Global Issues Colloquium Spring Schedule


“The Haunting Specter of Hindu Ethnonationalist-Neocolonial Development in the Indian Occupied Kashmir”
Dr. Ather Zia, assistant professor, Department of Anthropology and Gender Studies Program
University of Northern Colorado
7 p.m.
Feb. 20
Baldwin Hall Little Theater

ABSTRACT: The Indian government says that the removal of Kashmir’s autonomy is for development, but it should be seen as embedded in a structure of neocolonialism based on fundamentalist Hindu ethnonationalism or Hindutva and fueled by neoliberalism. Kashmiris fear their loss of territorial sovereignty will pave way for settler colonialism, dispossession of indigenous people and rampant exploitation of resources resulting in neocolonial maldevelopment. In a broader neocolonial context, the erasure of Kashmir’s autonomy is also the fruition of the ideology Hindu indigeneity in which Muslims living in India, are cast as invaders and foreigners.; and Kashmiri Muslims are doubly marked as the Other: first as Muslims and second, as Kashmiris who are committed to an irrepressible struggle for the UN-mandated plebiscite and a democratic sovereignty.
BIO: Ather Zia, Ph.D., is a political anthropologist, poet, columnist and short fiction writer. She teaches at the University of Northern Colorado Greeley. Zia is the author of “Resisting Disappearances: Military Occupation and Women’s Activism in Kashmir” and co-editor of “Resisting Occupation in Kashmir” and “A Desolation called Peace.” She has published a poetry collection “The Frame” and another collection is forthcoming. Zia’s ethnographic poetry on Kashmir has won an award from the Society for Humanistic Anthropology. A widely published columnist, She is the founder-editor of Kashmir Lit and is the co-founder of Critical Kashmir Studies Collective, an interdisciplinary network of scholars working on the Kashmir region.

“What Happens When All the Young People Leave? Education, Migration, and Social Change in a Himalayan Valley of Nepal”
Dr. Geoff Childs, professor, Department of Anthropology, Washington University, St. Louis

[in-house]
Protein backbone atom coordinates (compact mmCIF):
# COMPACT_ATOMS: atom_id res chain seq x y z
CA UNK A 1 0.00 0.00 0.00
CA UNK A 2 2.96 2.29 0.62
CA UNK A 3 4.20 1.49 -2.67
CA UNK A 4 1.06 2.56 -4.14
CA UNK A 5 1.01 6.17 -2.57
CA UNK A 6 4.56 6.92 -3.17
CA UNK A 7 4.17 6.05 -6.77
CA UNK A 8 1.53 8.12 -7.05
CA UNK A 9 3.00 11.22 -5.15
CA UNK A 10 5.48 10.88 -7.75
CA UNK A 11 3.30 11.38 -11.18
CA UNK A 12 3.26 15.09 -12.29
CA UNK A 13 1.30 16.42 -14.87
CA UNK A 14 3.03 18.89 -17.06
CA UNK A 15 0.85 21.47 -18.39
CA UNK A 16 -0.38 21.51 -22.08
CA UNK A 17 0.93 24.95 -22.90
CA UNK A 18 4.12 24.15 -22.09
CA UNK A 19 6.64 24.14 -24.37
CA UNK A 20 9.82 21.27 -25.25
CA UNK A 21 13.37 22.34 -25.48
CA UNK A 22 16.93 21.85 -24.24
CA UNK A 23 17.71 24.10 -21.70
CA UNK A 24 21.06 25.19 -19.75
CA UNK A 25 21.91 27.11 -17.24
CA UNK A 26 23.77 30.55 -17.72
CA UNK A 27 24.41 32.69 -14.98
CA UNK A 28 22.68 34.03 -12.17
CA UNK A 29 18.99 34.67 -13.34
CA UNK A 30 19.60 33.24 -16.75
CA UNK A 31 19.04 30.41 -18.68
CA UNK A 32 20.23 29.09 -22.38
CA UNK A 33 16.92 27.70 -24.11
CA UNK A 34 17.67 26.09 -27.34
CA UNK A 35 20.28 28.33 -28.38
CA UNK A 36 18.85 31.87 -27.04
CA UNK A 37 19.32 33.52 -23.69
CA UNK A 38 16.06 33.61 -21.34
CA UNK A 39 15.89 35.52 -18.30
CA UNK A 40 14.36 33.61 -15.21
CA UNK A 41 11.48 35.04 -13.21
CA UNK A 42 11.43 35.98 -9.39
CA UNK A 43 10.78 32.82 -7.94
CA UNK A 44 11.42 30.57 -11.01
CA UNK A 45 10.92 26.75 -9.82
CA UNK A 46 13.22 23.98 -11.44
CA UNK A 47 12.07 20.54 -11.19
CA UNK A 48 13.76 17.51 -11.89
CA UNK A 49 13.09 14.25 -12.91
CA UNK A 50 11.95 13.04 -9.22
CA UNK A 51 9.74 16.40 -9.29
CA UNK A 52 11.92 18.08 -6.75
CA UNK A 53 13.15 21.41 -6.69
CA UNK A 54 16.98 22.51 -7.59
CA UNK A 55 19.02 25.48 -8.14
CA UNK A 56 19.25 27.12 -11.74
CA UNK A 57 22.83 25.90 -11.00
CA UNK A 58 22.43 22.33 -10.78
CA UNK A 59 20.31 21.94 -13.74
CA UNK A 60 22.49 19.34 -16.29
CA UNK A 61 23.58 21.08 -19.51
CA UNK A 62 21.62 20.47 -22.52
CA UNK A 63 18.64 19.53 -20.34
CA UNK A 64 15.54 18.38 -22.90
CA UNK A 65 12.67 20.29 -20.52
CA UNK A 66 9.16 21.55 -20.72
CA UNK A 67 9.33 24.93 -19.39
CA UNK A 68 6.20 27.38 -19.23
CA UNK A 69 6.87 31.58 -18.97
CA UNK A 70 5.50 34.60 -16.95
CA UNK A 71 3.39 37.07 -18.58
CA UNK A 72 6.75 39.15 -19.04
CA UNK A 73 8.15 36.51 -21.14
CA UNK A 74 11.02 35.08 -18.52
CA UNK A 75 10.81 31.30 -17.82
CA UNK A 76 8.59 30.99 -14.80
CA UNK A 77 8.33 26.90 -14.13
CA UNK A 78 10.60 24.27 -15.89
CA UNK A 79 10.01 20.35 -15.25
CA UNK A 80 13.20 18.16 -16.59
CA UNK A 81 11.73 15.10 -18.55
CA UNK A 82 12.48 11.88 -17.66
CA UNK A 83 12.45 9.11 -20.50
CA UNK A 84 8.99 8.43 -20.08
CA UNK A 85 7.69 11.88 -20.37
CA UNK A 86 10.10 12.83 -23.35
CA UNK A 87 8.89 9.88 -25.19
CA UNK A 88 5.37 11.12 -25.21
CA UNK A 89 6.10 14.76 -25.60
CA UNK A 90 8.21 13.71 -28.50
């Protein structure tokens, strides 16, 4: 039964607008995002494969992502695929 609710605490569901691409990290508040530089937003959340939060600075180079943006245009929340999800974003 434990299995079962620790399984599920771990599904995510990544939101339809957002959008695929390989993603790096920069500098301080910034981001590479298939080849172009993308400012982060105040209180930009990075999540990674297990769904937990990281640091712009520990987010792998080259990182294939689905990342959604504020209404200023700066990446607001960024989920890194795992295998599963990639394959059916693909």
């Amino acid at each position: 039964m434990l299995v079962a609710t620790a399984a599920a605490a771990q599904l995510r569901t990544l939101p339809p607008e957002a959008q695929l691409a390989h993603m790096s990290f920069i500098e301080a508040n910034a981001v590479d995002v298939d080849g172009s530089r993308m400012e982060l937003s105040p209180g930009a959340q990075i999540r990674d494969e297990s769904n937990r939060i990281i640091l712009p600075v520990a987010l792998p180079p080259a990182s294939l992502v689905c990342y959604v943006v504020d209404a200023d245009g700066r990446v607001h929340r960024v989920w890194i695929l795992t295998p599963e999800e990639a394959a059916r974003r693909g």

7 p.m.
April 2
Magruder Hall 2001

ABSTRACT: What happens to a community when the majority of young people leave their homes to pursue an education? Geoff Childs, professor of anthropology at Washington University in St. Louis, discusses the demographic and social consequences of educational migration from Nubri, a Tibetan enclave in the highlands of Nepal. His talk will explore parents’ motivations for sending their children to distant schools and monasteries, and dilemmas that arise when educated individuals are unable or unwilling to return and reside in their native villages. Drawing on decades of research in Nepal, his talk examines a transitional period when the future of a Himalayan society teeters on the brink of irreversible change.
BIO: Geoff Childs, Ph.D., is professor of anthropology at Washington University in St. Louis. He is an anthropological demographer specializing in research among Tibetan populations living in the highlands of Nepal, China, and India. He uses the quantitative tools of demography to understand what is happening with a population, for example, the timing and magnitude of a fertility decline, or the pattern of out-migration. Childs uses the qualitative tools of ethnography to understand the driving forces behind those trends, and how they impact the lives of individuals. His research has been funded by Fulbright-Hays, Wenner-Gren, The National Science Foundation, World Oral Literature Project, The Shelly and Donald Rubin Foundation and Washington University in St. Louis.
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